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LaTanya Williams ’14 PhD

Associate Director for STEM, Office of Fellowships

LaTanya Williams ’14 PhD

Northwestern provided me with valuable learning opportunities that turned me into a great scientist.”

LaTanya Williams is the associate director for STEM in the Office of Fellowships. She received her PhD from the Driskill Graduate Program in Life Sciences in 2014 and now lends her expertise to Northwestern STEM students and alumni applying for nationally competitive grants. This includes the National Science Foundation Graduate Research Fellowship (NSF-GRFP), for which Dr. Williams serves as a national selector. In addition to her role in the Office of Fellowships, Dr. Williams is a fellow of Slivka Residential College and served as a panelist in last year’s Women of Color in STEM discussion of Northwestern's One Book selection, Hidden Figures.

How would you describe your research and/or work to a non-academic audience?
As a fellowships adviser, I demonstrate how fellowships can be a cornerstone for future achievements. I help students identify not only their career paths, but more importantly the motivations behind them. As a PhD recipient who spent significant time at the bench as both a student and a postdoc, I understand that it can be difficult for STEM students to identify what bought them to science in the first place. 

What have been some of the most memorable twists and turns of your career?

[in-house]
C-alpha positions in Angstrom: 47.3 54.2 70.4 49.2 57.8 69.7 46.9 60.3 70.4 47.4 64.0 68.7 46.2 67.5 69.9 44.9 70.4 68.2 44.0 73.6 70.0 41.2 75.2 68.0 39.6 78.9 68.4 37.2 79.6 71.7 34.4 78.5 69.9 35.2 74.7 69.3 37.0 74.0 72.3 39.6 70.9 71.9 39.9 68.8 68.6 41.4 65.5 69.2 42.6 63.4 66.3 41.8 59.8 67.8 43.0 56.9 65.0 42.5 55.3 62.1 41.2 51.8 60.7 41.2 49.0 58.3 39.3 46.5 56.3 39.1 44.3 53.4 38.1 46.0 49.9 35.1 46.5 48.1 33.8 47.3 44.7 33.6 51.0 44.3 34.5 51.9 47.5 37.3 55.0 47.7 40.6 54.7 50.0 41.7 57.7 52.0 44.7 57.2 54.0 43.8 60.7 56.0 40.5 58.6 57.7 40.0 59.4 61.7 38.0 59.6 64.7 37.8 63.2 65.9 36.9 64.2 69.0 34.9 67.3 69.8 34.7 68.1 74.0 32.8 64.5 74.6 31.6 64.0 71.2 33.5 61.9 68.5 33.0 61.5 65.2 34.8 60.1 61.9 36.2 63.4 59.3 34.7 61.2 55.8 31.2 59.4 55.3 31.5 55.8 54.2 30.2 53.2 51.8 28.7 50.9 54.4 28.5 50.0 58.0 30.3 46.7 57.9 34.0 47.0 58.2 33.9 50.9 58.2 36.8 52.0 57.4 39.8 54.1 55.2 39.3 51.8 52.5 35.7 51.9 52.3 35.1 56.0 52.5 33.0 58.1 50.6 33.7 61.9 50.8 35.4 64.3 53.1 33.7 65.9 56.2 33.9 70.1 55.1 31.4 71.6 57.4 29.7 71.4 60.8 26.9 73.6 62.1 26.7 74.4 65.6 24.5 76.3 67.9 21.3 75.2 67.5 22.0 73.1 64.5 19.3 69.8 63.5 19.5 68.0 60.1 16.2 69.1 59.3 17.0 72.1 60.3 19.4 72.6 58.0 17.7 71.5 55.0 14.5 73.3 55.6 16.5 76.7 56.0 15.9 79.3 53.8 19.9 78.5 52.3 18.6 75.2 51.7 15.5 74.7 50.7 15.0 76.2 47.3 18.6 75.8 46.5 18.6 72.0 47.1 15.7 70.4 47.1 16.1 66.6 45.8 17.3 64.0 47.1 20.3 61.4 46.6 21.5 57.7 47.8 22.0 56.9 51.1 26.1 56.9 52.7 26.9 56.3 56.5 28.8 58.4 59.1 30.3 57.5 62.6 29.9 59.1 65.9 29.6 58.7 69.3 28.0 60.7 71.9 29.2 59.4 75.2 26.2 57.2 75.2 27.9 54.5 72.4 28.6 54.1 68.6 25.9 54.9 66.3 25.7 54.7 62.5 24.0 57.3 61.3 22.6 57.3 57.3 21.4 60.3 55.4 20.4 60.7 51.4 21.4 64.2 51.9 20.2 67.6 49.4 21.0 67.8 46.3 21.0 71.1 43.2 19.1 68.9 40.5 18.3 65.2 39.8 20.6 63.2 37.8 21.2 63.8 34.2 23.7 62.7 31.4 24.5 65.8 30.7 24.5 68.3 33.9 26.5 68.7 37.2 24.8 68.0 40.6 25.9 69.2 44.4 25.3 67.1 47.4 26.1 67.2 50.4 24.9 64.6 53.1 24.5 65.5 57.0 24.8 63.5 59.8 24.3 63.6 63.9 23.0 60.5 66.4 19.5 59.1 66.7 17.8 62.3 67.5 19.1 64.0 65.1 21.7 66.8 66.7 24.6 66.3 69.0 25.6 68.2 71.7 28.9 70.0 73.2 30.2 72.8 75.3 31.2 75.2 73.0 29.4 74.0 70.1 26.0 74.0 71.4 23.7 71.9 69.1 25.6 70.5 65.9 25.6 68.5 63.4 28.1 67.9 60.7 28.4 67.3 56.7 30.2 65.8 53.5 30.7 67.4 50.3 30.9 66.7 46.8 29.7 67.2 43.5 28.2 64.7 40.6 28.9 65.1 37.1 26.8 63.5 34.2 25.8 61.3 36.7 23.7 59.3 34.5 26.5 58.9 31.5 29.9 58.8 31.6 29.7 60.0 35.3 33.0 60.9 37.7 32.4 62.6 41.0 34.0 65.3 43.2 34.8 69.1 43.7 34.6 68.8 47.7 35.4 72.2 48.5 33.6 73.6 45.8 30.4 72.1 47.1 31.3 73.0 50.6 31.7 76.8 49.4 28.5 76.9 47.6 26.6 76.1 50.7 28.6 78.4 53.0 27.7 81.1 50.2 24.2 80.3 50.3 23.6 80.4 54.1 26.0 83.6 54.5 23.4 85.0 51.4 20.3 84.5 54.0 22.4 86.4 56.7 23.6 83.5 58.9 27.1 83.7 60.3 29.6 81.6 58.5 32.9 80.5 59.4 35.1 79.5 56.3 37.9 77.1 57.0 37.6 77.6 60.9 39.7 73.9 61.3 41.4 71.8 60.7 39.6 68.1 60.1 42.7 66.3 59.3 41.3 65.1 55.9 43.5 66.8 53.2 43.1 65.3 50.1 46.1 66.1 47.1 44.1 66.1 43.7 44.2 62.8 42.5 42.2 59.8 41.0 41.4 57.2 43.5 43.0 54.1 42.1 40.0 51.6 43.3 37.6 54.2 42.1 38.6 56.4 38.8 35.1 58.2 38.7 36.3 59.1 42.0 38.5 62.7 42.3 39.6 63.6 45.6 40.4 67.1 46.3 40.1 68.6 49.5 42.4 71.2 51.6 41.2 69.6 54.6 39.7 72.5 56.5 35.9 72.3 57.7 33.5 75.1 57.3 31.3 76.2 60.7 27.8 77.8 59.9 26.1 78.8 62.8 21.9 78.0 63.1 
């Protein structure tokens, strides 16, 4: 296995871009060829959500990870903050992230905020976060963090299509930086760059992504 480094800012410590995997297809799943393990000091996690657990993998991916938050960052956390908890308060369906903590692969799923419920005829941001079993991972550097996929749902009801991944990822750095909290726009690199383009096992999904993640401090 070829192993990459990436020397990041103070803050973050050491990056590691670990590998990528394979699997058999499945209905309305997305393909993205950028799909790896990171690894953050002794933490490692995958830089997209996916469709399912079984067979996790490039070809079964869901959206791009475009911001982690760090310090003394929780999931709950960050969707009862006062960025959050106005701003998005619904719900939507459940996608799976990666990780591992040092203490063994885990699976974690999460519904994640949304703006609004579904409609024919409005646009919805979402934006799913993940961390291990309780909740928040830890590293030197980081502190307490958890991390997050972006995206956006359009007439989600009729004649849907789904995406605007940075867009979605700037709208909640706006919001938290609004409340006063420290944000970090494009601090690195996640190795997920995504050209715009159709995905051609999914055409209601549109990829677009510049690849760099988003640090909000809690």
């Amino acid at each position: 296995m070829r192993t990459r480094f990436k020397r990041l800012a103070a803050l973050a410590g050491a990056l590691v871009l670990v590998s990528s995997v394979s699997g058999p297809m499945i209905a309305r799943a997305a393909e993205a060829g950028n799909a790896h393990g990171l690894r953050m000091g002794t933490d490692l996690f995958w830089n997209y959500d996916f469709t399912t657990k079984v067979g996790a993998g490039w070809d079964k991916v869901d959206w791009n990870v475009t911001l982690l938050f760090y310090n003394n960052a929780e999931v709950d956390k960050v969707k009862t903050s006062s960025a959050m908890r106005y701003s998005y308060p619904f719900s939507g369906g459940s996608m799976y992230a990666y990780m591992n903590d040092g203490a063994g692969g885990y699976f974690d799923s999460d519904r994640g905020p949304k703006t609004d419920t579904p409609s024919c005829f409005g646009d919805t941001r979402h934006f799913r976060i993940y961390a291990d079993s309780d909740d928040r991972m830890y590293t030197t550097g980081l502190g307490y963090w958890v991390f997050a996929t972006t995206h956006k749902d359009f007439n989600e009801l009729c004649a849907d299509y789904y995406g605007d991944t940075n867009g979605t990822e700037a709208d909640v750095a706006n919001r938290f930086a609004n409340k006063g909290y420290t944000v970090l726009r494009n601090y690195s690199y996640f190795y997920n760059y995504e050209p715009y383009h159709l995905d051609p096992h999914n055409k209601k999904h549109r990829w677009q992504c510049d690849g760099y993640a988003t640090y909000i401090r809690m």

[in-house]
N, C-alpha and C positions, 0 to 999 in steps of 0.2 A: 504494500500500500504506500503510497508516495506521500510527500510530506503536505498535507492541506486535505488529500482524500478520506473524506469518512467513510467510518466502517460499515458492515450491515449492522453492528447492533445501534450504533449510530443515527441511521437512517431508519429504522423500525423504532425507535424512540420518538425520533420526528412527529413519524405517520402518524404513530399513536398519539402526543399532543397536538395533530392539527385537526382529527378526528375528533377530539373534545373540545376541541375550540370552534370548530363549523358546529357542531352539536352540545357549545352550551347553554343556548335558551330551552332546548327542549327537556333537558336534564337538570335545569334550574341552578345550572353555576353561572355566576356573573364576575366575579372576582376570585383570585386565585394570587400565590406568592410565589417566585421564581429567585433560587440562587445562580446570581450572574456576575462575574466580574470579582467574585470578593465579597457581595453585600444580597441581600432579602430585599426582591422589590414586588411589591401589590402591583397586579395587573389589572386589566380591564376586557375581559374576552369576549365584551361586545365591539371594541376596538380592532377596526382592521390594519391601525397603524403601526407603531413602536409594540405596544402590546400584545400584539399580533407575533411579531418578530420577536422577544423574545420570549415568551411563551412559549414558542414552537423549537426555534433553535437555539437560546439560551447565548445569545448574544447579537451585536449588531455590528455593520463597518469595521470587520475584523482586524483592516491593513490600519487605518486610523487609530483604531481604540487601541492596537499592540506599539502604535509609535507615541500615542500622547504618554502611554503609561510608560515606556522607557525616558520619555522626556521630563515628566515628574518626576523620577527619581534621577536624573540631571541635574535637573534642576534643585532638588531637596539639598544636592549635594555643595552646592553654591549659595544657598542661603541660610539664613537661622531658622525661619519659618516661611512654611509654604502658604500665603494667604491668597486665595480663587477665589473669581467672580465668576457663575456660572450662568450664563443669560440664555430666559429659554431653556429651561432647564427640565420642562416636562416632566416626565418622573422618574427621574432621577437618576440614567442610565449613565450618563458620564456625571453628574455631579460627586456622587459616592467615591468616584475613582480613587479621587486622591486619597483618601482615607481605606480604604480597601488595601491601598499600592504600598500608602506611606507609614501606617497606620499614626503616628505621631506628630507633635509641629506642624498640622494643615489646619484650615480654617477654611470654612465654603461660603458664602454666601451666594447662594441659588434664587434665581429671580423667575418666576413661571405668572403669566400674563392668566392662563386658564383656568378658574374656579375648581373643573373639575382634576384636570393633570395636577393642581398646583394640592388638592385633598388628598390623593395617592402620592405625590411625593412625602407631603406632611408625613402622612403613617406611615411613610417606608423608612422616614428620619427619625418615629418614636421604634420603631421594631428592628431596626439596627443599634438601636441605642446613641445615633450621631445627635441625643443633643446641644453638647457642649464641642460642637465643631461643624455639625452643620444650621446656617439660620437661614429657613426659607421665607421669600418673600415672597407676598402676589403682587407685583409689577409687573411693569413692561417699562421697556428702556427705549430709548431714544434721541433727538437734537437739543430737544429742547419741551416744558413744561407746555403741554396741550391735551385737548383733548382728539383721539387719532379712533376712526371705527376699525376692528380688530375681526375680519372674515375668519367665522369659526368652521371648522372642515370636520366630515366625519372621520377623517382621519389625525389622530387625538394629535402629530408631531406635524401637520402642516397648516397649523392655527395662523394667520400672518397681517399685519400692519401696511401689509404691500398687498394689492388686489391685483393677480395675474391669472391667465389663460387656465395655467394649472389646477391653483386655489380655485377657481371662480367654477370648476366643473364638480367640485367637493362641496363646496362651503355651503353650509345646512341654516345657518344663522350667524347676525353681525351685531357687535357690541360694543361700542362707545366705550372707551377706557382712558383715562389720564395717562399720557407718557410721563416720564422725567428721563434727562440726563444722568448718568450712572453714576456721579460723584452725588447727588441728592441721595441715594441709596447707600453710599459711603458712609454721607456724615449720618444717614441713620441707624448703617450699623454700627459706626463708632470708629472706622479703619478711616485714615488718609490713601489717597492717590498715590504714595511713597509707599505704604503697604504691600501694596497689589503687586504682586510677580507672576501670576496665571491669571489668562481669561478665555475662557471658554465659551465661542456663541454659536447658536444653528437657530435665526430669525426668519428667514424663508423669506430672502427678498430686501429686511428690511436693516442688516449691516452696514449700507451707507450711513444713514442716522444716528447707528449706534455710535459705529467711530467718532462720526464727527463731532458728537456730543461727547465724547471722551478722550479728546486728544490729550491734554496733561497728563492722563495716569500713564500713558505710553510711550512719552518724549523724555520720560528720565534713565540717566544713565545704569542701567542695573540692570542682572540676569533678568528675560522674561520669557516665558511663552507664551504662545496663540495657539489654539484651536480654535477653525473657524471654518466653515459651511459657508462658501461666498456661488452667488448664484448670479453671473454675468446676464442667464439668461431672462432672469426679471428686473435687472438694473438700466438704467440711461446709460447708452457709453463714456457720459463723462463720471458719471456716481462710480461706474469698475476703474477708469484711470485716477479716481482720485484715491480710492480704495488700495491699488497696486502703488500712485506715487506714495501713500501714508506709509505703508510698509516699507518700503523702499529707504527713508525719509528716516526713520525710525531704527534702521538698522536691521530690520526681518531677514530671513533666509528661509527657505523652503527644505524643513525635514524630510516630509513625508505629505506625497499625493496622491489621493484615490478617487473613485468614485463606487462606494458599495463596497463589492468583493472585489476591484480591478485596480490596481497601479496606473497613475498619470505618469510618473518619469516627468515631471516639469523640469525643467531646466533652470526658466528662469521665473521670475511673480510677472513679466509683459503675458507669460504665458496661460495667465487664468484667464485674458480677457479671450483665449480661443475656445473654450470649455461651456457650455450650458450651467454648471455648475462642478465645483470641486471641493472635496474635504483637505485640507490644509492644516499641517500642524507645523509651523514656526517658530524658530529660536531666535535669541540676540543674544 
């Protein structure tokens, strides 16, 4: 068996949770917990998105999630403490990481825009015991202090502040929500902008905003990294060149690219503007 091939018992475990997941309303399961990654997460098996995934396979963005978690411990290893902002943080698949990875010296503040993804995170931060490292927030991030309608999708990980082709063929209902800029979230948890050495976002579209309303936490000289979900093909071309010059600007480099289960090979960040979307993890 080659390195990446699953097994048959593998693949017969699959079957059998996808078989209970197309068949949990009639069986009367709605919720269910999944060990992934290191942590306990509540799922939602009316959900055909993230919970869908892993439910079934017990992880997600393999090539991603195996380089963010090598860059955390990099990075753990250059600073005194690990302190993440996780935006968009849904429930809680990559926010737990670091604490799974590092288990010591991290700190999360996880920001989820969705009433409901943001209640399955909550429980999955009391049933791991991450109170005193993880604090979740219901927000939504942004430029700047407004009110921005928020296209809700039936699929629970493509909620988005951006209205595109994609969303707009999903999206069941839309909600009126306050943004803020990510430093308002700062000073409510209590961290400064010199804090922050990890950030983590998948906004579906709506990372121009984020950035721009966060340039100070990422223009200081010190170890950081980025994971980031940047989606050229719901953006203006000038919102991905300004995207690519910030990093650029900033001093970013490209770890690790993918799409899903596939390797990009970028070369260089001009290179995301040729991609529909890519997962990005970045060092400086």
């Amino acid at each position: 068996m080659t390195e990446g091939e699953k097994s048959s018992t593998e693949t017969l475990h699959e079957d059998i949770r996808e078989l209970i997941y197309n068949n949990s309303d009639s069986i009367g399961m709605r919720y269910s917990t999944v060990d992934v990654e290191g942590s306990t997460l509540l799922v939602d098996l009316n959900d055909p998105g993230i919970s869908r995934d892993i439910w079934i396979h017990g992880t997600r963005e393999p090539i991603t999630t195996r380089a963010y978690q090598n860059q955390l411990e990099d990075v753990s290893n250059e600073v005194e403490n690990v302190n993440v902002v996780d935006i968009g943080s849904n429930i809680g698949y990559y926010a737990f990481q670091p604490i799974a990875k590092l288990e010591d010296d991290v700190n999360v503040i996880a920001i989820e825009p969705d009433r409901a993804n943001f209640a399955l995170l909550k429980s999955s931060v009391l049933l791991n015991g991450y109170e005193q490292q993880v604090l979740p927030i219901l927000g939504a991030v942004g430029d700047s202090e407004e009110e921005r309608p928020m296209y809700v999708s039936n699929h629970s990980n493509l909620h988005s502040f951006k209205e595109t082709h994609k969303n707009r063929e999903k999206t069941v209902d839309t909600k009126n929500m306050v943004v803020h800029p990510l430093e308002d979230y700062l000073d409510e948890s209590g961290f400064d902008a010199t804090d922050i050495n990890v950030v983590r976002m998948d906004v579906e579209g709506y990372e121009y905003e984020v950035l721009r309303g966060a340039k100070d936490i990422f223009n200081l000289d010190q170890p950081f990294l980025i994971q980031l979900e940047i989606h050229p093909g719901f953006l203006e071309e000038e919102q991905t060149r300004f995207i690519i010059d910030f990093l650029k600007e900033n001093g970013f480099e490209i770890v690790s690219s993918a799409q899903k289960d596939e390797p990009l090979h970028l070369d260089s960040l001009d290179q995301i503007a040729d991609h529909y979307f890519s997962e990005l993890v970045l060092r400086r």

After undergrad, I needed to support myself so I took the first job I could find—bank teller. This was the first in a string of jobs in banking that had nothing to do with my undergraduate major of biology. After five years of this, I realized that I had strayed too far from my career goals. I eventually decided to enroll in the MS in biology program at Howard University, which put me on track for my PhD. 

Tell us what inspired your research and/or work.
During my postdoc, I realized that I had a knack for working directly with students. I found myself helping students with revising their dissertations and presentations. Seeing that moment where they realized the changes that they needed to make to improve made me realize that I really wanted to work with students and help them academically.

Whom do you admire in your field and otherwise, and why?
My mom, who had my sister at a young age and me four years later. She held two jobs and made sure that we both went to college. She truly invested in my future and taught me that sacrifice, dedication, and focus is important to achieve your goals. 

Why Northwestern?
I came to Northwestern as a PhD student in the DGP program. Northwestern provided me with valuable learning opportunities that turned me into a great scientist. In addition, gaining acceptance into Northwestern as a Howard University student demonstrated to me that Northwestern values diversity and identifies the potential in students from all backgrounds. 

What books are on your bedside table?
I have two sons, 8 and 4, so you will find children’s books on my bedside table. I am helping my oldest make it through Harry Potter and the Philosopher’s Stone and my youngest is reading the Biscuit the Dog book series.

What did you originally want to be when you grew up?
I wanted to be a doctor for as long as I could remember. But growing up on the southside of Chicago with working parents who did not go to college made it difficult to find role models and mentors in medicine. But I never lost my love of science and I found my way to earning my PhD. 

What advice would you give your younger self or someone considering a similar path?
Remove distractions from your life to fully focus on and accomplish your goals. Create a plan to accomplish your goals.

What are you most proud of in your career to date?
I am proud that I received my PhD, completed a postdoc, and found opportunities to help students achieve their careers all while being a wife and mother to two sons. 

Published: August 4, 2020

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